Caffè Lena Reopening to Live Audiences on April 2

After a few stops and starts, Caffè Lena is finally ready to reopen its space to live audiences. Beginning on April 2, the famed Saratoga Springs listening room, which holds the bragging rights of being the longest continuously operating folk venue in the country, will reopen at 33 percent capacity.

While the state’s new guidelines technically allow 35 ticket-holders to be present inside the 110-seat venue, Executive Director Sarah Craig says that the audience limit will be capped at 24. That will be to ensure that the venue can accommodate bands with multiple members onstage and her various staff members that will be onsite to collect tickets, run the soundboard and produce the live streams, which will continue to beam to the venue’s YouTube page. “Rather than the chaos of trying to figure out the math on every single show,” says Craig, “we’re kind of in the ballpark here with this setup that we had created when we were beginning to welcome a live studio audience. So we’re just going to use that setup that we’ve already taped out and measured.” That’s at least for the month of April. “That’ll give everybody the security of knowing that we’re beating the standard, not just scraping under it,” says Craig.

Ticket sales for April shows will begin next week, and members with free tickets—at the Frequent Folkie membership level and up—can start claiming seats immediately by emailing or leaving a voicemail at the venue. “An important part of our income stream is membership donations,” explains Craig. “It gives people little perks like sometimes getting first crack at tickets or first choice of seats. It’s mostly intended to be a charitable donation to enable the mission to be accomplished at Caffè Lena. But we haven’t been able to give them anything. I’m just so eager to be able to thank members properly by giving them a seat at a show.”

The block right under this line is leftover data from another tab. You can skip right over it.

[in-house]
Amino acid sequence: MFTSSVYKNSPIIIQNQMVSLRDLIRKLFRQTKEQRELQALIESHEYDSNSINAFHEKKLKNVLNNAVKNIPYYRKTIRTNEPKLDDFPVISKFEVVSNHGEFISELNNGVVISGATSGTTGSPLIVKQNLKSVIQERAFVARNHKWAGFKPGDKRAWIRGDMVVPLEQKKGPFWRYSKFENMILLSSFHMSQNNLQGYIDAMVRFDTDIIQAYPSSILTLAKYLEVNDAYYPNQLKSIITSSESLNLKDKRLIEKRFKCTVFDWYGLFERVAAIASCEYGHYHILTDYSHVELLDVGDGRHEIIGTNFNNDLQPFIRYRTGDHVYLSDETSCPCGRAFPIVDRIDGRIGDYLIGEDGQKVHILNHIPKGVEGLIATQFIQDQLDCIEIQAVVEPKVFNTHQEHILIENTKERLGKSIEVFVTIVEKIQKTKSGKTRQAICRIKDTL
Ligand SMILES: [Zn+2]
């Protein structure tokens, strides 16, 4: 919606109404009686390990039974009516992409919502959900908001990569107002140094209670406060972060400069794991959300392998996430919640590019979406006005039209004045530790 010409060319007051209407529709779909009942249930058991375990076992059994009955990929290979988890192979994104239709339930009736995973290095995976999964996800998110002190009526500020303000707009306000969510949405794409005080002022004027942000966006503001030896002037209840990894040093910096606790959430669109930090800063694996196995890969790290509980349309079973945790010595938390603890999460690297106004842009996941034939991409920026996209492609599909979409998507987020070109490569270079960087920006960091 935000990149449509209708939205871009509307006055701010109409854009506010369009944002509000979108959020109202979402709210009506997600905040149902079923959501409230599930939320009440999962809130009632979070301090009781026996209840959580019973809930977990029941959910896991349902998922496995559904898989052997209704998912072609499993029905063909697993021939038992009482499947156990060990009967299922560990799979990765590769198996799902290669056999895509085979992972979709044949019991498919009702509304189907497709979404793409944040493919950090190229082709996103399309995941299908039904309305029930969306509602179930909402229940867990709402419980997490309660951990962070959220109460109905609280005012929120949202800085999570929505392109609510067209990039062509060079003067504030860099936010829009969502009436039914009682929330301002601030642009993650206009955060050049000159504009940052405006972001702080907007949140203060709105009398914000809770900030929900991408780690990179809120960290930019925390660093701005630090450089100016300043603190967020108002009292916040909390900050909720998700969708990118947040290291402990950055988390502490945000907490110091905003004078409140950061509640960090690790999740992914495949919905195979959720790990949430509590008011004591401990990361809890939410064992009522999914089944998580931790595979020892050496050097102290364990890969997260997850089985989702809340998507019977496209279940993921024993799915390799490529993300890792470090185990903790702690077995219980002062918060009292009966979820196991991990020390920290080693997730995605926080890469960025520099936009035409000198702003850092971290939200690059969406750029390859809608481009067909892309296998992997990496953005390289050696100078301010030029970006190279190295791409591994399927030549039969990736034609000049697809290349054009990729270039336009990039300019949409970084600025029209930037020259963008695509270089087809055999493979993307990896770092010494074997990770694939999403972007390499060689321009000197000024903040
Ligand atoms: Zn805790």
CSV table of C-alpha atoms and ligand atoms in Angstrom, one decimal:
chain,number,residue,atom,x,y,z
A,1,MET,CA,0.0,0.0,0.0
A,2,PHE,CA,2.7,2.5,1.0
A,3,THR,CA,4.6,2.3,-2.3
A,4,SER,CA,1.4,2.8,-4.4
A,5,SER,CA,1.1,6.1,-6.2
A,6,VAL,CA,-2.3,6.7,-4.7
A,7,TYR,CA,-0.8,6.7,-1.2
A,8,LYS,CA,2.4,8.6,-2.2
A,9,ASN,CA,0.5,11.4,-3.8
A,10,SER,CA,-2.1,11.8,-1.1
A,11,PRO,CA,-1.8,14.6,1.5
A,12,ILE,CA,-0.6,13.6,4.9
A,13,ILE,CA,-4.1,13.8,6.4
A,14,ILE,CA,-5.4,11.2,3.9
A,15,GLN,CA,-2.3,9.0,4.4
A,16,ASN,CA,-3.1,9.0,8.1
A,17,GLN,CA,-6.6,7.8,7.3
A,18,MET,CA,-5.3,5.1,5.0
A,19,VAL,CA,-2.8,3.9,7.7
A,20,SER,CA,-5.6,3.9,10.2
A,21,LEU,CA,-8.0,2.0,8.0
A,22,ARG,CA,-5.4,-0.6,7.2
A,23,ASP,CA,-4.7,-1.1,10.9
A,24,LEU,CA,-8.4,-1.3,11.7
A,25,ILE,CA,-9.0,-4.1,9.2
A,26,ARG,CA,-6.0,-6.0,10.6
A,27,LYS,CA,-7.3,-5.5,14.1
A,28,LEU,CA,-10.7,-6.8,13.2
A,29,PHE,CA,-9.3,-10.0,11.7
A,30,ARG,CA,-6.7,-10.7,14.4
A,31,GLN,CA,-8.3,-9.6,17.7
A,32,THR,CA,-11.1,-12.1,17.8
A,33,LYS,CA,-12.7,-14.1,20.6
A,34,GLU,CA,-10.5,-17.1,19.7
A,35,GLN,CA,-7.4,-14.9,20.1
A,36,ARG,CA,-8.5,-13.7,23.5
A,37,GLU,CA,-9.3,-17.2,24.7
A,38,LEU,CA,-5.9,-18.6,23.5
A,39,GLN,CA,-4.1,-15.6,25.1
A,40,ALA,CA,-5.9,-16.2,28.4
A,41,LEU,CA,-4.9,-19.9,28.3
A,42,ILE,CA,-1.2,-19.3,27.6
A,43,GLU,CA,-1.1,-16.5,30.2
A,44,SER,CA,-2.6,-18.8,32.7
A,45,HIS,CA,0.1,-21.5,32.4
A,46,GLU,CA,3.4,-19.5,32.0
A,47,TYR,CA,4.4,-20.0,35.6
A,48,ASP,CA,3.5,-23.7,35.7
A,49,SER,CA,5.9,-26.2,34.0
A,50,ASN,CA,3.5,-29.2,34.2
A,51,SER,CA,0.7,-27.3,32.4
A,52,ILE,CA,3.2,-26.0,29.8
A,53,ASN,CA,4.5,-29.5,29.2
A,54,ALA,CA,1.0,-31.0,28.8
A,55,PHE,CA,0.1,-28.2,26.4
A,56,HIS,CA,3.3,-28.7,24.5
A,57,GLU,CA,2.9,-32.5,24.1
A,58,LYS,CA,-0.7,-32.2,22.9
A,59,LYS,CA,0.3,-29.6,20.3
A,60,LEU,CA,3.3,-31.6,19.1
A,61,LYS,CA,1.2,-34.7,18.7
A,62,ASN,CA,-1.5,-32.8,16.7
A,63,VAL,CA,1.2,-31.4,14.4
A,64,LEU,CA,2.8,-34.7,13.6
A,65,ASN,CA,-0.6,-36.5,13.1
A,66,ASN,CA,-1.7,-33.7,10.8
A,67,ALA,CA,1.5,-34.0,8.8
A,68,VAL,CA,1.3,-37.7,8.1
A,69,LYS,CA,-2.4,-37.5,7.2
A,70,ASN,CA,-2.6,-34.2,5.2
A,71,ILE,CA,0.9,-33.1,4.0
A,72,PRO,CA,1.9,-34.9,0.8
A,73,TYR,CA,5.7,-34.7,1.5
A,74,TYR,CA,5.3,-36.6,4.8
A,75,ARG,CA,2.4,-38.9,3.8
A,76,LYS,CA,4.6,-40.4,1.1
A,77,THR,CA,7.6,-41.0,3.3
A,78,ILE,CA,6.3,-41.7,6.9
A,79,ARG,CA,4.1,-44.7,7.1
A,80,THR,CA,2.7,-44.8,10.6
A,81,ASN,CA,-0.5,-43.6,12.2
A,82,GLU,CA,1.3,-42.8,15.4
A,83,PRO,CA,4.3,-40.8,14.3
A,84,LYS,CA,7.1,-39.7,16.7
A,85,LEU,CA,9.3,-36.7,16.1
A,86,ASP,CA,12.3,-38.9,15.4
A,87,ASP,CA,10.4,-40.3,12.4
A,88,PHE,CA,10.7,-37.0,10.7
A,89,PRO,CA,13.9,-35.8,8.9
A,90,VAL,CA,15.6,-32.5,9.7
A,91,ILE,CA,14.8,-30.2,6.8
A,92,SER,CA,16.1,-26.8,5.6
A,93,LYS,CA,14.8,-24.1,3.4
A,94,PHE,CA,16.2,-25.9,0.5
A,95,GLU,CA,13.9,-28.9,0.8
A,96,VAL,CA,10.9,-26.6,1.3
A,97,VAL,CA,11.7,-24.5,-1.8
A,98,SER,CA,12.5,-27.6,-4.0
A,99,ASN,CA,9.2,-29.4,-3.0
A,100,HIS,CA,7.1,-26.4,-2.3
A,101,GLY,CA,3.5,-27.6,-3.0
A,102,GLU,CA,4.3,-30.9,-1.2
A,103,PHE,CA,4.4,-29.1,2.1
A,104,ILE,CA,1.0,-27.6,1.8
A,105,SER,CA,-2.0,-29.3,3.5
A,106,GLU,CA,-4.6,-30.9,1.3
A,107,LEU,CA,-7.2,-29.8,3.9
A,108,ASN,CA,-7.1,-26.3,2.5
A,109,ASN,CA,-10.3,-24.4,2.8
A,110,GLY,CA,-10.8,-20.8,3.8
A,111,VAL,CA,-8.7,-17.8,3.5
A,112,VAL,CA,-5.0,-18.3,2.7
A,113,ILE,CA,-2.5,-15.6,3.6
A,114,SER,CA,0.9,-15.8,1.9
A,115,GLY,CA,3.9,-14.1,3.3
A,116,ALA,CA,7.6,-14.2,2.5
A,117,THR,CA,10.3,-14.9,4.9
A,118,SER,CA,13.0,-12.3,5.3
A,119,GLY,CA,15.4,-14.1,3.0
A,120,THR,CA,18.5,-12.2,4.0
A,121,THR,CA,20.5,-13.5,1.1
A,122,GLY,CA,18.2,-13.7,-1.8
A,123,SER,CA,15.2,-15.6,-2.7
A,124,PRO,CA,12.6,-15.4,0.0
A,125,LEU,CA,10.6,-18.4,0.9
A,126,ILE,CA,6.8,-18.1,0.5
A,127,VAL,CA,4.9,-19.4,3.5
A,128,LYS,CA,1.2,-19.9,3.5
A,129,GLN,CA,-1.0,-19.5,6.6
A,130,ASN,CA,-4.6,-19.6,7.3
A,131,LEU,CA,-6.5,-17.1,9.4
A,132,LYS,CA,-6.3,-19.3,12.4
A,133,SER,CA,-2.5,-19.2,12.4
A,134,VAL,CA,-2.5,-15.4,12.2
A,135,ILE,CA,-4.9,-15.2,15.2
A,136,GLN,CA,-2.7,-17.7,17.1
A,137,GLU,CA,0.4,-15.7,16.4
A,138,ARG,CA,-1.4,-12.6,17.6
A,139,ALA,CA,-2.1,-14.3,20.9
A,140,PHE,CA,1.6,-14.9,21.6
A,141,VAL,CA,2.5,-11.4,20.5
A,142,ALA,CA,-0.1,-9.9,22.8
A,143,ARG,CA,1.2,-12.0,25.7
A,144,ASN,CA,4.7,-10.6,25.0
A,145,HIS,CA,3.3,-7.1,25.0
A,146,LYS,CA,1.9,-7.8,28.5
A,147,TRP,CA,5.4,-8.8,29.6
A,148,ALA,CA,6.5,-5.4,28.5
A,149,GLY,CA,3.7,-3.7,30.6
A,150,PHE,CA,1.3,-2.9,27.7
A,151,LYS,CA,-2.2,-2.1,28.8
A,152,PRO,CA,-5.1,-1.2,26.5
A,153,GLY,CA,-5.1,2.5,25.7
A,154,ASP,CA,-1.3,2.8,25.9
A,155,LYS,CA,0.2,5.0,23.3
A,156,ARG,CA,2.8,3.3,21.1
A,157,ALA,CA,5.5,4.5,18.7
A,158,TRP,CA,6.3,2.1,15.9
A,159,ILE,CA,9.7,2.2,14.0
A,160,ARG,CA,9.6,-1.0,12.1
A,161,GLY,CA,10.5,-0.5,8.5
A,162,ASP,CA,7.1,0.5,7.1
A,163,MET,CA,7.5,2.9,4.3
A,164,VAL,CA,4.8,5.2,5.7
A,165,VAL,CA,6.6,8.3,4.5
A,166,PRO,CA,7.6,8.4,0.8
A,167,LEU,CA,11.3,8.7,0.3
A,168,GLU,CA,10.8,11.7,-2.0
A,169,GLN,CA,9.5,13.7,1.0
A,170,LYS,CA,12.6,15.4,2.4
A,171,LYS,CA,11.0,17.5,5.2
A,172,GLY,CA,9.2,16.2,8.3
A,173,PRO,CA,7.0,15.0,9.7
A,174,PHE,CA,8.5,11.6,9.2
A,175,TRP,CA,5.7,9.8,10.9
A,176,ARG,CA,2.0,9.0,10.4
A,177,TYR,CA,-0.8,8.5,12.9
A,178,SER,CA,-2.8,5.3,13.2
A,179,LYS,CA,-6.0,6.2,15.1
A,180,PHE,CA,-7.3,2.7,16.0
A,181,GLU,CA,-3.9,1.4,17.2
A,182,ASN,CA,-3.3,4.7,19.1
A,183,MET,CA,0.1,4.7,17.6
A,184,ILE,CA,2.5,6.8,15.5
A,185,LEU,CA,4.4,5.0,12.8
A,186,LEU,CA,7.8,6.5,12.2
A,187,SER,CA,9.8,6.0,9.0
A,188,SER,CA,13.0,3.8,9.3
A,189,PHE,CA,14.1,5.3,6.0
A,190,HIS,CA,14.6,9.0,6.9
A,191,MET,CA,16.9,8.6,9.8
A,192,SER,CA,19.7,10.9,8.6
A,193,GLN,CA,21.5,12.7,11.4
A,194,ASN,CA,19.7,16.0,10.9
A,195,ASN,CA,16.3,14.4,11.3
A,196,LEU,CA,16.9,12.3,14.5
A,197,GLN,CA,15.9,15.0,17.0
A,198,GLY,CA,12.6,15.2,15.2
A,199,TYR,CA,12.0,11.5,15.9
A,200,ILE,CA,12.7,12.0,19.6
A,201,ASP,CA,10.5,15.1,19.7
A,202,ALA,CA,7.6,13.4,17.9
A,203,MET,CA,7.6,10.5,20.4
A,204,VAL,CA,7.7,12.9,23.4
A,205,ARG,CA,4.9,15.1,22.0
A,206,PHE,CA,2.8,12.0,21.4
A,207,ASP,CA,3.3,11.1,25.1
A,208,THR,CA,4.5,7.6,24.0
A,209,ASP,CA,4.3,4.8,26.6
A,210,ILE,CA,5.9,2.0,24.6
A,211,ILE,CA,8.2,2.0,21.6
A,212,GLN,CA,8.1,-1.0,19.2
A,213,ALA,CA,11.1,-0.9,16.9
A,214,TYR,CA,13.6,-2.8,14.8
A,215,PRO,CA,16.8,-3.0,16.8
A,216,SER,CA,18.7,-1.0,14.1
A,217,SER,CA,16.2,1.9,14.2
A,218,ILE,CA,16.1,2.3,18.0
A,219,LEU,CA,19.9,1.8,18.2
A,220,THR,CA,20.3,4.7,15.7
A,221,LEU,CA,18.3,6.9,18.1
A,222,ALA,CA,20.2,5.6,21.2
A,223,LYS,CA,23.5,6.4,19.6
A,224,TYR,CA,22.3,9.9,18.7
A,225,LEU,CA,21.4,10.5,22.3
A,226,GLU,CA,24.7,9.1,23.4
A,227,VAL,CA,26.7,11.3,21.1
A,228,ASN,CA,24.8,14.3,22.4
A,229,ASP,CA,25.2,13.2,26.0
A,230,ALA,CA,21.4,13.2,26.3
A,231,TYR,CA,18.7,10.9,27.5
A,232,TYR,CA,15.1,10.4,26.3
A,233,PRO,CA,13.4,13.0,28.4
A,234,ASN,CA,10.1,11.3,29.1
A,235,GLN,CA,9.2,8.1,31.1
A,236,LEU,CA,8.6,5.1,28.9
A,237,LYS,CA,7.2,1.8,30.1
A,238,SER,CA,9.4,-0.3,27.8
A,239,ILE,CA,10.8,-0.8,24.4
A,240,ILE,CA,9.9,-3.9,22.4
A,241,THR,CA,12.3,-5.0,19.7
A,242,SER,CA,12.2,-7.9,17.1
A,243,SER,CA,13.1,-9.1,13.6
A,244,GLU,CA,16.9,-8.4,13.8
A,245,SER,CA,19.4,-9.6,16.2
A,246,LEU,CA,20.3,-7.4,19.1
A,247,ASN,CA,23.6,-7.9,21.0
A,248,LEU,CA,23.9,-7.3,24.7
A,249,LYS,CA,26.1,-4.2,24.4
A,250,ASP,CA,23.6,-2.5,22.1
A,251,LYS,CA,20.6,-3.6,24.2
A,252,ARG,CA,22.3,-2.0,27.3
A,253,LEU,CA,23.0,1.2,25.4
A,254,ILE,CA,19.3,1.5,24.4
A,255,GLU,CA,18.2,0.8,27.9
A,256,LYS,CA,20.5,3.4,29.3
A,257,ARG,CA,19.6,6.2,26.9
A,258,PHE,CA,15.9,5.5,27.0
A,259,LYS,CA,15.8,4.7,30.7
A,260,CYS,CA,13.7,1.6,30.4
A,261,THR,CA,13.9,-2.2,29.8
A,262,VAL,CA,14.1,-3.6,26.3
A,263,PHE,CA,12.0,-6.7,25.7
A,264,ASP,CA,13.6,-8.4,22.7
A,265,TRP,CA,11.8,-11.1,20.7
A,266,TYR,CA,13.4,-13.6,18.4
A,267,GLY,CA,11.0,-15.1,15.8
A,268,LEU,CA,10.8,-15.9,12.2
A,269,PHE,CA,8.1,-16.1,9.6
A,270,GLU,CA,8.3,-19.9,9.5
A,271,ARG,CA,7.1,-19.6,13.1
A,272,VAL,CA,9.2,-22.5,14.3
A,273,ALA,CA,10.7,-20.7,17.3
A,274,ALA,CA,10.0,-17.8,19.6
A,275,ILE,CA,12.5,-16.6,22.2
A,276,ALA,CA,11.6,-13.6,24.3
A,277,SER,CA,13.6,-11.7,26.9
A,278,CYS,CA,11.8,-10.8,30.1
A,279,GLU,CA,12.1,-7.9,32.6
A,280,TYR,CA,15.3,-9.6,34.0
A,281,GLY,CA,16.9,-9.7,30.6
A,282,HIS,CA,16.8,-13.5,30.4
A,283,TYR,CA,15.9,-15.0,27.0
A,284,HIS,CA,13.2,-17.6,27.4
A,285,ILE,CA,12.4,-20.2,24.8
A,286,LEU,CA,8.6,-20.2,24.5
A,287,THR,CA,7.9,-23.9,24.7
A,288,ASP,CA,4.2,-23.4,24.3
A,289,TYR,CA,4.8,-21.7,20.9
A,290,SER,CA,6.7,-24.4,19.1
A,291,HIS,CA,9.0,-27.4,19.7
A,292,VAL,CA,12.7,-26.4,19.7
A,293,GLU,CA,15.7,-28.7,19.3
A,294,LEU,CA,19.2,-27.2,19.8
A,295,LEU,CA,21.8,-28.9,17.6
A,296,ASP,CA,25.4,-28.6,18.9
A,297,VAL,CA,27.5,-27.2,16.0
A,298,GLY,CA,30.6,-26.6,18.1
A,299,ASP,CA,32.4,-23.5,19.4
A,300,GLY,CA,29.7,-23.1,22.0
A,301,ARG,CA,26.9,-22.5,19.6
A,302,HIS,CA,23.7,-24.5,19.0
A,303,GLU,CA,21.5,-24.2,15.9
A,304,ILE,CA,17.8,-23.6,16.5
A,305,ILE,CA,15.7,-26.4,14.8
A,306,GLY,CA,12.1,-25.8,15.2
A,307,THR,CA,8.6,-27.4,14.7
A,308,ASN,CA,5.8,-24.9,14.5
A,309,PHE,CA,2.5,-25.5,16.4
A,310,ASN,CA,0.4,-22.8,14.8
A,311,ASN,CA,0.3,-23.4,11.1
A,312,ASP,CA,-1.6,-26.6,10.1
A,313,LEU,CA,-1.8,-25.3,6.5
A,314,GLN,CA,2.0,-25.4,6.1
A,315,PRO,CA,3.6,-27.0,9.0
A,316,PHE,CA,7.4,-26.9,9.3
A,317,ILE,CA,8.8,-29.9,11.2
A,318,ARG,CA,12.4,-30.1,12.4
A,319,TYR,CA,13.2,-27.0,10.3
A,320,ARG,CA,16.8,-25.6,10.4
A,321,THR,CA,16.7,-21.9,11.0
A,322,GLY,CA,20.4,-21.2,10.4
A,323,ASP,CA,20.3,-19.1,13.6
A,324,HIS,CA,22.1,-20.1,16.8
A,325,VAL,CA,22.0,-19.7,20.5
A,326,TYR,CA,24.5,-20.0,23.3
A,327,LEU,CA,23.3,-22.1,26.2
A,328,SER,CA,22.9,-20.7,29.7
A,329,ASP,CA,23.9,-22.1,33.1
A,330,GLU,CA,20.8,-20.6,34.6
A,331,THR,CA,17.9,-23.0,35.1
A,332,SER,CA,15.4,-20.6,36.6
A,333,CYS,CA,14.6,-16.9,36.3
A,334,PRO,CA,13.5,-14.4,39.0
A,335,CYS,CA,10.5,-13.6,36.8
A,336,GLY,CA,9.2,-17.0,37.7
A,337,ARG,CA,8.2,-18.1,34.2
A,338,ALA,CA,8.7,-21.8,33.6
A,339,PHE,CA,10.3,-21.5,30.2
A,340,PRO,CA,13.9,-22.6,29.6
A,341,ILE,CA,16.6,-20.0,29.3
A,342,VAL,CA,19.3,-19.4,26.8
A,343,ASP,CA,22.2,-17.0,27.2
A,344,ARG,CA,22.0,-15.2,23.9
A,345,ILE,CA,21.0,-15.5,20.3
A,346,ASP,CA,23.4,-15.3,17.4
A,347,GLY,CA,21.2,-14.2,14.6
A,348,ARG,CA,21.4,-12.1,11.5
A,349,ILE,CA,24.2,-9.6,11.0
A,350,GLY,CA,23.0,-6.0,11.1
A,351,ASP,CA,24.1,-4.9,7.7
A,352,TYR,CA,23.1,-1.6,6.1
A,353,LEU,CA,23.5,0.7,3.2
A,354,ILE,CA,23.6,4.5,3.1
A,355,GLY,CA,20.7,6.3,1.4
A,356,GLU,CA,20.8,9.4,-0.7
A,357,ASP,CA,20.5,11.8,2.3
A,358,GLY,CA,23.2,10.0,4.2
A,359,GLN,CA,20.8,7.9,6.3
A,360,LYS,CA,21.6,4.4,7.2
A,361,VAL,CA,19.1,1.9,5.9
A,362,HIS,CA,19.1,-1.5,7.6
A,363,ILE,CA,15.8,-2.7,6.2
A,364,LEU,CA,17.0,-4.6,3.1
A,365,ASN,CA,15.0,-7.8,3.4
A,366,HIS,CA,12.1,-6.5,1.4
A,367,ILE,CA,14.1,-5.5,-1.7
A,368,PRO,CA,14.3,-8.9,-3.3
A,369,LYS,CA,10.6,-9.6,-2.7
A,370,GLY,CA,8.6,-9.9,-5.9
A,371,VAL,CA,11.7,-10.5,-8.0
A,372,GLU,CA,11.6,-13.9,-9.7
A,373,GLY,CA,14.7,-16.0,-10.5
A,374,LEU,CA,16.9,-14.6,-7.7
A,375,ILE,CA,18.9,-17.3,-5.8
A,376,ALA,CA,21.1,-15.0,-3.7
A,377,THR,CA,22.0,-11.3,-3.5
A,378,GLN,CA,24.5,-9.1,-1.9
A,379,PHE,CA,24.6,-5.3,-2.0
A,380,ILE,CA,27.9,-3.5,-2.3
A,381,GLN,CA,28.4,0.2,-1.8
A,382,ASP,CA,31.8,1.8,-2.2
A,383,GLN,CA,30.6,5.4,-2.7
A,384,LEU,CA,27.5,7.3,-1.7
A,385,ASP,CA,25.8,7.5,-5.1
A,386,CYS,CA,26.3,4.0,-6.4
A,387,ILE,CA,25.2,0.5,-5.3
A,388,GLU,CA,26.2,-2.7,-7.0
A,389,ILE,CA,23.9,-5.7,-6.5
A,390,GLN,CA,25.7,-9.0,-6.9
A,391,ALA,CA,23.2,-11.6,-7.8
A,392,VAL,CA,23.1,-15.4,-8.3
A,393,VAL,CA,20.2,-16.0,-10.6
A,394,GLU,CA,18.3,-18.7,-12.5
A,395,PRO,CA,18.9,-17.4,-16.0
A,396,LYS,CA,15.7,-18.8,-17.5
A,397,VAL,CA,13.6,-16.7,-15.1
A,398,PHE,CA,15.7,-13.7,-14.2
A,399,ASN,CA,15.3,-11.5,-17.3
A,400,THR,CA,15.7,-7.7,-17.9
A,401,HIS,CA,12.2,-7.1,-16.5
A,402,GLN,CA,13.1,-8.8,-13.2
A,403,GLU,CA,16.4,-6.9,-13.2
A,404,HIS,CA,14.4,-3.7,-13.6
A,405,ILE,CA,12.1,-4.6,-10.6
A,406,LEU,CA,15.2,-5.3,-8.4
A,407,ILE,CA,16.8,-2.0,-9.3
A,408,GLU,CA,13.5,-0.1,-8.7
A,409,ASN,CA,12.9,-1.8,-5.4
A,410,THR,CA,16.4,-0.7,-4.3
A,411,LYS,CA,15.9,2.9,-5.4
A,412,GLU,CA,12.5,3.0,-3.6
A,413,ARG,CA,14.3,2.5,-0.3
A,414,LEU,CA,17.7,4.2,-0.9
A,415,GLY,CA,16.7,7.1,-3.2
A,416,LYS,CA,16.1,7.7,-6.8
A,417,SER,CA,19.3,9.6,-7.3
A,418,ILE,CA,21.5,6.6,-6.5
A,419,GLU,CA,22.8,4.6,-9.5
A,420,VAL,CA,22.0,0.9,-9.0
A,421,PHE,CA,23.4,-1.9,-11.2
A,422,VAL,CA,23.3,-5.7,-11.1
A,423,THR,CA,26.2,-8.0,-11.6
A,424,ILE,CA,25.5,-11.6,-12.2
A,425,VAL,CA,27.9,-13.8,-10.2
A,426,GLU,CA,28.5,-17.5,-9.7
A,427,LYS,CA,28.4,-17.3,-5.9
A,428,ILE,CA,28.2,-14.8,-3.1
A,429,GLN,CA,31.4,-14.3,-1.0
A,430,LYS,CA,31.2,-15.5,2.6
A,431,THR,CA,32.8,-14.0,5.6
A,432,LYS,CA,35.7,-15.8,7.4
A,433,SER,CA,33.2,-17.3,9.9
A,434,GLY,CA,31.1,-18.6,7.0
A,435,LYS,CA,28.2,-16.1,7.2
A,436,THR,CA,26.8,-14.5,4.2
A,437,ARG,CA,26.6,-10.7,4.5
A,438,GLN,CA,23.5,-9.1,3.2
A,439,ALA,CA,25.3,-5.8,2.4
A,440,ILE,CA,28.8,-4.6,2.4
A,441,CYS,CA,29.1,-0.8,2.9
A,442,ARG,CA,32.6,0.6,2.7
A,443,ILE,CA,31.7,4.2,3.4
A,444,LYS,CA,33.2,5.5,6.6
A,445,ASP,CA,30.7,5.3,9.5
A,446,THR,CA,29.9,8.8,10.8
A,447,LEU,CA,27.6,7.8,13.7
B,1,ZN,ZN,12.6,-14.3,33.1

Also during April, the venue won’t be serving food or beverages, and patrons will be required to wear masks for the entire time they’re in the venue—including while they’re sitting at their tables. “Really, this is the model we pioneered for the live studio audience,” says Craig. “The only difference is that now we’re allowed to sell tickets, and it doesn’t have to just be a handpicked, invited group of people.” Additionally, the venue is in the process of getting a new air filtration system in place. To that end, the venue will be cracking windows during shows, so ticket-holders are being asked to bring a sweatshirt or sweater, depending on that evening’s outdoor temperatures.

Craig says that the shows will continue to have a regional hue until the national touring machine kicks back into gear. “You need to have a density of performance opportunities for people to get on the road and make it economically viable, and that does not exist yet,” says Craig. In other words, don’t expect “name” acts like Judy Collins or John Sebastian back anytime soon. Regardless, now’s a better time than any to “support local.”

Caffè Lena has had the luxury of being one of just a handful of regional venues deemed “essential” during the majority of the pandemic. Since last April, the venue has been allowed to welcome local and regional bands in to perform in front of no audience, with the shows being livestreamed to the venue’s YouTube page. The livestreaming wasn’t a pivot so much as a convenience: The venue has had its streaming capability since 2012.

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